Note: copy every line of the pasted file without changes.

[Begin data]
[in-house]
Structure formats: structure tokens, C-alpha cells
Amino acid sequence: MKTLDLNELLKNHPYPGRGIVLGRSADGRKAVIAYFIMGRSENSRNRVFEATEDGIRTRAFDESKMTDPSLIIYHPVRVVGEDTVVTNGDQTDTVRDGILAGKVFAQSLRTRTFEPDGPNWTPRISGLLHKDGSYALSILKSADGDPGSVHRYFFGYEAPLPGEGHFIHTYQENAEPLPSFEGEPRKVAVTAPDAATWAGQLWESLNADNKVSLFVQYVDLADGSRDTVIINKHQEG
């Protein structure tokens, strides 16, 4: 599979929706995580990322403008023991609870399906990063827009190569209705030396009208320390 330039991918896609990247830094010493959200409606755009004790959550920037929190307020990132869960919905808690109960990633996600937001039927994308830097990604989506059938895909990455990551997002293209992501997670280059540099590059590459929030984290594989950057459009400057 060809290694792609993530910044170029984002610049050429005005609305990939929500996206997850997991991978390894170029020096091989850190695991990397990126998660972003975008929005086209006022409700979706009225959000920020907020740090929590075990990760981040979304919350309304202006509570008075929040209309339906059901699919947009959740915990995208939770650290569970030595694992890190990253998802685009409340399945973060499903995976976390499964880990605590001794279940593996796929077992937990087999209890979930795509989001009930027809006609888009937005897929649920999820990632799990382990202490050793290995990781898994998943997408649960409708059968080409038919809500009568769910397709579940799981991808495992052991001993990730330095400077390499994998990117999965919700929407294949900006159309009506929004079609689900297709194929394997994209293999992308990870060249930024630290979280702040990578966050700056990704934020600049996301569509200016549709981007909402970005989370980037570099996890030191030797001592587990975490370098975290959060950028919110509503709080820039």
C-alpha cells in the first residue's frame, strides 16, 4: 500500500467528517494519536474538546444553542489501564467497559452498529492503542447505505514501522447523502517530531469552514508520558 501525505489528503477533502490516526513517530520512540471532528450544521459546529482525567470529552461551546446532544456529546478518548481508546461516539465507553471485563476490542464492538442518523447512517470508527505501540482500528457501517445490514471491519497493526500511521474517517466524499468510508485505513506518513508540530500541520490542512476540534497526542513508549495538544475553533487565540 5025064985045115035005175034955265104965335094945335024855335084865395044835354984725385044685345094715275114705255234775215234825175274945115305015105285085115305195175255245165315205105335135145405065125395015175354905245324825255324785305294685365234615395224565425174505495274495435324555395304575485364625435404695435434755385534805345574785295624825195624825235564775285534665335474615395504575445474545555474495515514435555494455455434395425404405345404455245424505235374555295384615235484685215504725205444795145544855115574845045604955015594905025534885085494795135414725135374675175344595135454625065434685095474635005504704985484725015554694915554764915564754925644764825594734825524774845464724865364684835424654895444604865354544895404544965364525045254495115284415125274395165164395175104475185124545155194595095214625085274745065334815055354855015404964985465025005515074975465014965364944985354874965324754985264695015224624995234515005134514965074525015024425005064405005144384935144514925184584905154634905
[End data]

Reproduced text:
[in-house]
Structure formats: structure tokens, C-alpha cells
Amino acid sequence: MKTLDLNELLKNHPYPGRGIVLGRSADGRKAVIAYFIMGRSENSRNRVFEATEDGIRTRAFDESKMTDPSLIIYHPVRVVGEDTVVTNGDQTDTVRDGILAGKVFAQSLRTRTFEPDGPNWTPRISGLLHKDGSYALSILKSADGDPGSVHRYFFGYEAPLPGEGHFIHTYQENAEPLPSFEGEPRKVAVTAPDAATWAGQLWESLNADNKVSLFVQYVDLADGSRDTVIINKHQEG
């Protein structure tokens, strides 16, 4: 599979929706995580990322403008023991609870399906990063827009190569209705030396009208320390 330039991918896609990247830094010493959200409606755009004790959550920037929190307020990132869960919905808690109960990633996600937001039927994308830097990604989506059938895909990455990551997002293209992501997670280059540099590059590459929030984290594989950057459009400057 060809290694792609993530910044170029984002610049050429005005609305990939929500996206997850997991991978390894170029020096091989850190695991990397990126998660972003975008929005086209006022409700979706009225959000920020907020740090929590075990990760981040979304919350309304202006509570008075929040209309339906059901699919947009959740915990995208939770650290569970030595694992890190990253998802685009409340399945973060499903995976976390499964880990605590001794279940593996796929077992937990087999209890979930795509989001009930027809006609888009937005897929649920999820990632799990382990202490050793290995990781898994998943997408649960409708059968080409038919809500009568769910397709579940799981991808495992052991001993990730330095400077390499994998990117999965919700929407294949900006159309009506929004079609689900297709194929394997994209293999992308990870060249930024630290979280702040990578966050700056990704934020600049996301569509200016549709981007909402970005989370980037570099996890030191030797001592587990975490370098975290959060950028919110509503709080820039």
C-alpha cells in the first residue's frame, strides 16, 4: 500500500467528517494519536474538546444553542489501564467497559452498529492503542447505505514501522447523502517530531469552514508520558 501525505489528503477533502490516526513517530520512540471532528450544521459546529482525567470529552461551546446532544456529546478518548481508546461516539465507553471485563476490542464492538442518523447512517470508527505501540482500528457501517445490514471491519497493526500511521474517517466524499468510508485505513506518513508540530500541520490542512476540534497526542513508549495538544475553533487565540 5025064985045115035005175034955265104965335094945335024855335084865395044835354984725385044685345094715275114705255234775215234825175274945115305015105285085115305195175255245165315205105335135145405065125395015175354905245324825255324785305294685365234615395224565425174505495274495435324555395304575485364625435404695435434755385534805345574785295624825195624825235564775285534665335474615395504575445474545555474495515514435555494455455434395425404405345404455245424505235374555295384615235484685215504725205444795145544855115574845045604955015594905025534885085494795135414725135374675175344595135454625065434685095474635005504704985484725015554694915554764915564754925644764825594734825524774845464724865364684835424654895444604865354544895404544965364525045254495115284415125274395165164395175104475185124545155194595095214625085274745065334815055354855015404964985465025005515074975465014965364944985354874965324754985264695015224624995234515005134514965074525015024425005064405005144384935144514925184584905154634905